Lesson 147: Leaving Nauvoo

“Lesson 147: Leaving Nauvoo,” Doctrine and Covenants and Church History Seminary Teacher Manual (2013)

“Lesson 147,” Doctrine and Covenants and Church History Seminary Teacher Manual

Lesson 147

Leaving Nauvoo


After the Prophet Joseph Smith was martyred, the Quorum of the Twelve Apostles, under the direction of their quorum president, Brigham Young, led the Church and carried on the work of the Lord. They encouraged the Saints to complete the Nauvoo Temple. Because of continuing persecution, they also counseled the Saints to prepare to move west.

Suggestions for Teaching

The Saints work diligently to receive the blessings of the temple

Ask students to think of a time when they did something difficult because they knew the outcome would be worth the effort. Consider sharing a personal experience with the class. Then invite a few students to share their experiences.

Explain that after the death of the Prophet Joseph Smith, the Saints had the difficult task of completing the Nauvoo Temple.

  • Why do you think it would have been difficult for the Saints to fulfill this commandment given through Joseph Smith?

Nauvoo Illinois Temple

Display a picture of the modern Nauvoo Illinois Temple (see Gospel Art Book [2009], no. 118; see also Explain that it took great sacrifice for the Saints to build the Nauvoo Temple. Invite a student to read aloud the following paragraph. Ask the class to listen for sacrifices the Saints made to build the first temple in Nauvoo.

In the October 1844 general conference, President Brigham Young asked the Saints to give their tithes and offerings to build the temple. In response, each Relief Society sister contributed a penny a week for building supplies. Many men tithed their time by working on the temple one day out of every ten. Others gave more than one-tenth of their means. Joseph Toronto gave Brigham Young $2,500 in gold and said he wanted to give all that he had to build the kingdom of God. (See Church History in the Fulness of Times Student Manual, 2nd ed. [Church Educational System manual, 2003], 302; Our Heritage [1996], 59–60.)

  • Why do you think the Saints were willing to sacrifice so much to build the temple?

After students discuss this question, explain that persecution made the completion of the Nauvoo Temple difficult. Many enemies of the Church thought that once Joseph Smith was killed, the Church would collapse. However, when the Church continued to grow and flourish, enemies of the Church intensified their efforts to drive the Saints from Illinois.

Invite a student to read aloud the following paragraph. Ask the class to listen for what the enemies of the Church did to try to destroy the Church.

In September 1844, Colonel Levi Williams, one of those later indicted for the murders of Joseph and Hyrum Smith, organized a major military campaign to force the Latter-day Saints out of Illinois. It was advertised as “a great wolf hunt in Hancock County” (David E. Miller and Della S. Miller, Nauvoo: The City of Joseph [1974], 186). Upon hearing of this, Governor Thomas Ford of Illinois sent General John Hardin of the state militia to the county to keep the peace. A year later, in September 1845, Colonel Williams led a mob of 300 men who raided Latter-day Saints’ settlements in outlying areas, burning many unprotected homes, farm buildings, mills, and grain stacks. In mid-September, President Brigham Young asked for volunteers to rescue those Saints. The Saints in Nauvoo prepared 134 wagons to bring the families in the outlying settlements safely to Nauvoo. (See History of the Church, 7:45–46; Church History in the Fulness of Times Student Manual, 301; David E. Miller and Della S. Miller, Nauvoo: The City of Joseph, 185–86.)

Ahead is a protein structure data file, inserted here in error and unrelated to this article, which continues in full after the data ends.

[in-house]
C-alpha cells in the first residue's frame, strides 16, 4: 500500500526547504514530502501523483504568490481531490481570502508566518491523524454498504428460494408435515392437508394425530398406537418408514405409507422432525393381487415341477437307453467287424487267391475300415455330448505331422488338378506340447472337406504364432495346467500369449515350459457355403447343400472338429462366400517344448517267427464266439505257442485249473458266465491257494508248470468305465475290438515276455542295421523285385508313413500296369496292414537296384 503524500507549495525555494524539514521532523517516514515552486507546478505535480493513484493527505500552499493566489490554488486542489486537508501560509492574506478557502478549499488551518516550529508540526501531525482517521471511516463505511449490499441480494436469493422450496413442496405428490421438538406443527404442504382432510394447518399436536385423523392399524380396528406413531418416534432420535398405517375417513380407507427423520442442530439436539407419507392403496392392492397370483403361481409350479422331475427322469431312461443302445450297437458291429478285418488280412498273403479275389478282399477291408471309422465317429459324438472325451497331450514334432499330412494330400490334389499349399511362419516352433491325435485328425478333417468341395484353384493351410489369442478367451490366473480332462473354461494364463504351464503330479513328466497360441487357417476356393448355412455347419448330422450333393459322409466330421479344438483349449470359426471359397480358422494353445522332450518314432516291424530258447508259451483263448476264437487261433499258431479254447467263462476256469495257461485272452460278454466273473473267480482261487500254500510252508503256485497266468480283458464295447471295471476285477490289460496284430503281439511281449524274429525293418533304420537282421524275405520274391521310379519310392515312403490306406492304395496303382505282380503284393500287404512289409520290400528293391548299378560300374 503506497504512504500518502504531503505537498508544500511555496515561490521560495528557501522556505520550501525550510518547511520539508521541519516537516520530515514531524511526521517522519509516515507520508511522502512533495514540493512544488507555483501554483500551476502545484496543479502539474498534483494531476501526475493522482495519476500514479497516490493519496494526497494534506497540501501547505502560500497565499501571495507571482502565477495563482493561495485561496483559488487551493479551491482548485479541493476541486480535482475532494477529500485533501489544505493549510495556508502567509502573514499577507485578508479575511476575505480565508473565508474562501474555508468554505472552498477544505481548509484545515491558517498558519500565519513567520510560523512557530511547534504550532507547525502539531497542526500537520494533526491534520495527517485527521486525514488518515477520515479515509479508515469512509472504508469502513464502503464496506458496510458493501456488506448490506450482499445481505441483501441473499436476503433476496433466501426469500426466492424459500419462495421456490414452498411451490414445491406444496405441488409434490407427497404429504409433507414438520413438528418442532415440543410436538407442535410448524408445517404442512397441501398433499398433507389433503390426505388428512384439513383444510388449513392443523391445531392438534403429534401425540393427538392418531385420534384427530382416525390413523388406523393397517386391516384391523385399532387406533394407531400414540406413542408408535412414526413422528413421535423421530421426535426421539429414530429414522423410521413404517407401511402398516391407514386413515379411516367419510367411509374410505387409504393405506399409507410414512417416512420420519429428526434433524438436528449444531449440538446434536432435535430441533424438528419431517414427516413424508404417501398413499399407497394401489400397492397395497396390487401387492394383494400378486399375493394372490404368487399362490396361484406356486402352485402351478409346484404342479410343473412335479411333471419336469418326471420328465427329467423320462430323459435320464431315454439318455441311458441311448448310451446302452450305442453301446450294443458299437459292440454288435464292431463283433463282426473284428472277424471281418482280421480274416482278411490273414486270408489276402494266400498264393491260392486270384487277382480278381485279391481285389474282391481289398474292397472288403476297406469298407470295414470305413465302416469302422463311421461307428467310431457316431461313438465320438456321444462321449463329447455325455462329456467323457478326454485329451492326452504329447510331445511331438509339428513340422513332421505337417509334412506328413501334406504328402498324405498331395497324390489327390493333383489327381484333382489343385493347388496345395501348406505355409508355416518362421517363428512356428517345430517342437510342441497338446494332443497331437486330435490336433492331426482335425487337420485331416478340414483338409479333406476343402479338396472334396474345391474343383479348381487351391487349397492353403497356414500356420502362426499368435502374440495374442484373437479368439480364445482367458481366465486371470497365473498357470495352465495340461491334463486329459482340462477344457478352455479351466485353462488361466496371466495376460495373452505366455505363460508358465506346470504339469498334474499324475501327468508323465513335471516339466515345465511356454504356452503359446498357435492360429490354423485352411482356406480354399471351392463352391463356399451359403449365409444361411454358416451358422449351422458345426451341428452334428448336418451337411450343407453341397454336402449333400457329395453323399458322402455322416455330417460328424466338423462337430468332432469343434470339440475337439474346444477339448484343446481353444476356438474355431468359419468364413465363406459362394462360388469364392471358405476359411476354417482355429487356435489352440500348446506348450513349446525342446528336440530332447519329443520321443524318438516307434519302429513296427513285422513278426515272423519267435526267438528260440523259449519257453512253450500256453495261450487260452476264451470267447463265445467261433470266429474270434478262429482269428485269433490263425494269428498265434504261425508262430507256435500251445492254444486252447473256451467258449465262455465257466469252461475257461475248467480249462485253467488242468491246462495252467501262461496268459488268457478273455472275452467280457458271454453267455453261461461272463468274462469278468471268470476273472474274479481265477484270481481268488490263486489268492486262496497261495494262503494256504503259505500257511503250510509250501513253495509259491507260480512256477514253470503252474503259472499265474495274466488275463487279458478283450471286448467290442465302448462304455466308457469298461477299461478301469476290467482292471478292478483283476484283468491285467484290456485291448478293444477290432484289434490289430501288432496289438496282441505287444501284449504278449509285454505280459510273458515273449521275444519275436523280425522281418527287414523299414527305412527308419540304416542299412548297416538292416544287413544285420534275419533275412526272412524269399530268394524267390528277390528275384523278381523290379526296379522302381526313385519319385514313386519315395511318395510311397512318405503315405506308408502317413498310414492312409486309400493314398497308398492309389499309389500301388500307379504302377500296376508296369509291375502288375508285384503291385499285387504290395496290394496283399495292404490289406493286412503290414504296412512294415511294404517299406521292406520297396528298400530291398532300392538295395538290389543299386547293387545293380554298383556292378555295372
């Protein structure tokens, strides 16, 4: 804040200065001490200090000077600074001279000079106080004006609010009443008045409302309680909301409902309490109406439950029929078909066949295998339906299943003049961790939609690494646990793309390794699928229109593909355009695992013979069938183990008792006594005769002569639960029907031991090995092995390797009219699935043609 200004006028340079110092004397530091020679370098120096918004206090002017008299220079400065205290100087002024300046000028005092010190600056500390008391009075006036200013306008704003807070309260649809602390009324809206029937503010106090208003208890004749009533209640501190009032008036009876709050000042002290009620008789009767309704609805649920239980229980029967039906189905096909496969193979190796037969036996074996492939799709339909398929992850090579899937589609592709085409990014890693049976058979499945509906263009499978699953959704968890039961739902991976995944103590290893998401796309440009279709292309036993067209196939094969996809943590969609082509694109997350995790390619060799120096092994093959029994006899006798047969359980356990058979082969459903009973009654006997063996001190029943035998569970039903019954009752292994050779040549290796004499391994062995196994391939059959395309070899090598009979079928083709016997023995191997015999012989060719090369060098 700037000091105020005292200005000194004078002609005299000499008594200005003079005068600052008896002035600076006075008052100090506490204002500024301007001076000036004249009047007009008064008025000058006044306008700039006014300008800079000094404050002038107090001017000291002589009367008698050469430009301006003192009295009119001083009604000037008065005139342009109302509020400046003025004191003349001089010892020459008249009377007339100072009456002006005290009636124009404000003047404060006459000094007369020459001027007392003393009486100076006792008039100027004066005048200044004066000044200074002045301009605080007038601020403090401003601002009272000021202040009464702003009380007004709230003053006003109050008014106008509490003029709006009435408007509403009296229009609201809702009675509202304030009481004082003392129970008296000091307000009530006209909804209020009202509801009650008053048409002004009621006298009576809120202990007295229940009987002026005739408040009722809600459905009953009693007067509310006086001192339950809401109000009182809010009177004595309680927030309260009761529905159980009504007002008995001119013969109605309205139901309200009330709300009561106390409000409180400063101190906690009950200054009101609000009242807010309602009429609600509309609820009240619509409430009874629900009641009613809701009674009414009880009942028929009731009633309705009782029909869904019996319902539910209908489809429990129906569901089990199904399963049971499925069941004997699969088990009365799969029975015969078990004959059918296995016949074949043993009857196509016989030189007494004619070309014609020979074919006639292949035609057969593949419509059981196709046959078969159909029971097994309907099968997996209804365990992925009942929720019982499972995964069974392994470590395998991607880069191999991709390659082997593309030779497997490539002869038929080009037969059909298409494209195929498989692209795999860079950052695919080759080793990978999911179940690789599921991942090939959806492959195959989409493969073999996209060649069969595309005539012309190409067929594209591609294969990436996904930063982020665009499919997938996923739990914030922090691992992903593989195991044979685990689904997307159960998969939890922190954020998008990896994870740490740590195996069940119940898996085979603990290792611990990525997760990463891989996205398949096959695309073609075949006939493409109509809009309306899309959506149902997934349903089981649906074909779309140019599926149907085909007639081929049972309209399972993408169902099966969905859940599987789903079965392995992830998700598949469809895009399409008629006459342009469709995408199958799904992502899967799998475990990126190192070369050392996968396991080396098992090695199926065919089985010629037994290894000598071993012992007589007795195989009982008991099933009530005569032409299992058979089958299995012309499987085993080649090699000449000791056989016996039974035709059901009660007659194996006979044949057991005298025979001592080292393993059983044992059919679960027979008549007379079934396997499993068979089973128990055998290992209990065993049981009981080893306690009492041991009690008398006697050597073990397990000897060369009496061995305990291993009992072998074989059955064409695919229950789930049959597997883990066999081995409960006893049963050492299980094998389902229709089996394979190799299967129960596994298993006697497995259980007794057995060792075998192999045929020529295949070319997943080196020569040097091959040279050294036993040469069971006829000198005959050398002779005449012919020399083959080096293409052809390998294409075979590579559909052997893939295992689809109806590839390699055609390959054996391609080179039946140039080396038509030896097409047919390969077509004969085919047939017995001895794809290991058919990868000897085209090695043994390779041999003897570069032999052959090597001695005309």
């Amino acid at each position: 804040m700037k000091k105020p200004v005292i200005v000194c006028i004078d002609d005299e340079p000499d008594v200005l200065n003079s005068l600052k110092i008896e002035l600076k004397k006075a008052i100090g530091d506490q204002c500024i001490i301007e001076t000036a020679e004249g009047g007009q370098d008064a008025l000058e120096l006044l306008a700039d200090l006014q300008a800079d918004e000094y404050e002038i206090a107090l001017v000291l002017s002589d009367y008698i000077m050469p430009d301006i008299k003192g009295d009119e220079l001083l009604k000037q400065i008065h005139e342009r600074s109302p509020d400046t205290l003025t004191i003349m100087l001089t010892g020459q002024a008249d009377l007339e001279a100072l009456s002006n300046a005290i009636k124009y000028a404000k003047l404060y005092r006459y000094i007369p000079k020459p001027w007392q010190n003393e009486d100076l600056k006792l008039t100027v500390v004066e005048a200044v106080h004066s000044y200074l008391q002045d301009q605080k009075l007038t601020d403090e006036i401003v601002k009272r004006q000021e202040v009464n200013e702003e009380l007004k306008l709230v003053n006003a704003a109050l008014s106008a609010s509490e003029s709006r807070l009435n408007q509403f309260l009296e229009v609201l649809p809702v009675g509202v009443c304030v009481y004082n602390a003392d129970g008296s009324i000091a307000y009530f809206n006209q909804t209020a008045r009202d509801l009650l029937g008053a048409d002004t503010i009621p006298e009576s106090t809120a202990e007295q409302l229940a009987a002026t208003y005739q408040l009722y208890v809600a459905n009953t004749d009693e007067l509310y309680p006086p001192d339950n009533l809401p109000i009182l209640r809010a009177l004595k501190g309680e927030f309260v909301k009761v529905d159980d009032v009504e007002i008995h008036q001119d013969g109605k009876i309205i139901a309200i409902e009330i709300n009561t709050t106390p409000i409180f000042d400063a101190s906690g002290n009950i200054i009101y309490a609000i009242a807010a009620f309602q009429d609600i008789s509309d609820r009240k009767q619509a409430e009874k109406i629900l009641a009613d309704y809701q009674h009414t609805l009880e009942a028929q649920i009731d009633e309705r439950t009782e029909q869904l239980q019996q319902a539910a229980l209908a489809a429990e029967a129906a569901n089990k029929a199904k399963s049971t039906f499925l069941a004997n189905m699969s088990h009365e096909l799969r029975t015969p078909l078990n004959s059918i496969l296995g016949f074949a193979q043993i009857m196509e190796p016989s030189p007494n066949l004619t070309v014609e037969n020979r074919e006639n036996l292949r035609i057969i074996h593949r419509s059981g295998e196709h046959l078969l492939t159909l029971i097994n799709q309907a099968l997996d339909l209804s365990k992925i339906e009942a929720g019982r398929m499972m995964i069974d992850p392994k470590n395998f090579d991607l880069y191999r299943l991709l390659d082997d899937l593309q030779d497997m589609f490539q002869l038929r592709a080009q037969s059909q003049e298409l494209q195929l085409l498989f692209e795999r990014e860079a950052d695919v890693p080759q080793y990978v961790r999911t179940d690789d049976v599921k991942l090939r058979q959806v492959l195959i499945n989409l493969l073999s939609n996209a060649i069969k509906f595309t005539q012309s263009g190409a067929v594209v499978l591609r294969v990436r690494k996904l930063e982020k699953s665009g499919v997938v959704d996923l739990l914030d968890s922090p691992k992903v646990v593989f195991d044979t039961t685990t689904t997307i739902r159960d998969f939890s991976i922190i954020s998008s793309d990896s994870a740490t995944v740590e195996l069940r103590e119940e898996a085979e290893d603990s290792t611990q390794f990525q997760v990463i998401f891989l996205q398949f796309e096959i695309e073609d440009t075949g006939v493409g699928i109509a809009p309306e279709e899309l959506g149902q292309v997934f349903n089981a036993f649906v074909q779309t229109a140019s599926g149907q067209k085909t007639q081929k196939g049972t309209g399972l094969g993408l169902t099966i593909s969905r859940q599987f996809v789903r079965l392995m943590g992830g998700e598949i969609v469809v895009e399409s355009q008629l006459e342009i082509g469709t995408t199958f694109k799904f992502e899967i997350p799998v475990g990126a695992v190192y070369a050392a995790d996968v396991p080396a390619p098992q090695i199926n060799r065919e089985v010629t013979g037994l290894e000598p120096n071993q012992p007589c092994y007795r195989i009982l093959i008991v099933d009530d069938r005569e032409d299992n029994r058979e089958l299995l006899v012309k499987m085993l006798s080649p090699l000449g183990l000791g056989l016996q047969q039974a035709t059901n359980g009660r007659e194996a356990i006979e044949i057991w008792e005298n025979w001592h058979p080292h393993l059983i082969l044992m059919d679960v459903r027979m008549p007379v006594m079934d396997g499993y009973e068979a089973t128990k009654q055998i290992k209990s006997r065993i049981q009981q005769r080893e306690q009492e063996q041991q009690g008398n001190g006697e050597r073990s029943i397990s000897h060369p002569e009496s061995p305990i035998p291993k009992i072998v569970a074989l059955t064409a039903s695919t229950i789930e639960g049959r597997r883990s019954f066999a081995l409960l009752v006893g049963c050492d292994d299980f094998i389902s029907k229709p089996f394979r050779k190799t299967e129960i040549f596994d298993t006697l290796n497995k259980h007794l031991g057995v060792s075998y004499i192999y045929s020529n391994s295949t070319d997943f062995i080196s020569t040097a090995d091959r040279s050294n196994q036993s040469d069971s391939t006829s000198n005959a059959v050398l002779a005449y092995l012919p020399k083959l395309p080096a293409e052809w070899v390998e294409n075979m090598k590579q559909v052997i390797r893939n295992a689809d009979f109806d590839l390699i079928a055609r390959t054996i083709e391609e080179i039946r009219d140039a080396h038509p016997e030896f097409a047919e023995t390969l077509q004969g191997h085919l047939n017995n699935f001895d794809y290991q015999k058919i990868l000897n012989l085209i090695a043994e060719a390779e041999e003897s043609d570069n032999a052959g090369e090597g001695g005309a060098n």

• How would these attacks have made it difficult to continue working on the temple?

Explain that many residents of Illinois feared that the presence of the Latter-day Saints might lead to a civil war. They asked the Saints to leave the state. On September 24, 1845, the Quorum of the Twelve Apostles published a letter promising that the Church would leave the following spring.

  • Why might this have been a difficult decision to make?

  • How do you think the decision to leave Nauvoo might have affected the Saints’ efforts to complete the temple?

After students discuss this question, explain that even though the Saints knew they would have to leave Illinois, they continued to work on the temple.

  • Why do you think the Saints continued to work on the temple even though they knew they were going to leave?

Remind students that at that time, temple ordinances necessary for exaltation were not yet available to the general membership of the Church. In an 1841 revelation, the Lord promised the Saints that if they built the Nauvoo Temple, they would be able to receive those ordinances (see D&C 124:27–44).

  • What can the accounts of the Saint’s sacrifices and difficulties to build the temple teach us? (Students may identify a variety of principles, such as the following: Receiving temple ordinances is worth all our righteous effort and sacrifice. Write this principle and any others students identify on the board.)

Invite a student to read aloud the following statement by President Thomas S. Monson. Ask the class to listen for the sacrifices some modern-day Saints made in order to receive temple ordinances.

President Thomas S. Monson

“Many years ago I read of a group of over a hundred members who left Manaus, located in the heart of the Amazon rain forest, to travel to what was then the closest temple, located in São Paulo, Brazil—nearly 2,500 miles (4,000 km) from Manaus. Those faithful Saints journeyed by boat for four days on the Amazon River and its tributaries. After completing this journey by water, they boarded buses for another three days of travel—over bumpy roads, with very little to eat, and with nowhere comfortable to sleep. After seven days and nights, they arrived at the temple in São Paulo, where ordinances eternal in nature were performed. Of course their return journey was just as difficult. However, they had received the ordinances and blessings of the temple, and although their purses were empty, they themselves were filled with the spirit of the temple and with gratitude for the blessings they had received” (“The Holy Temple—a Beacon to the World,” Ensign or Liahona, May 2011, 91).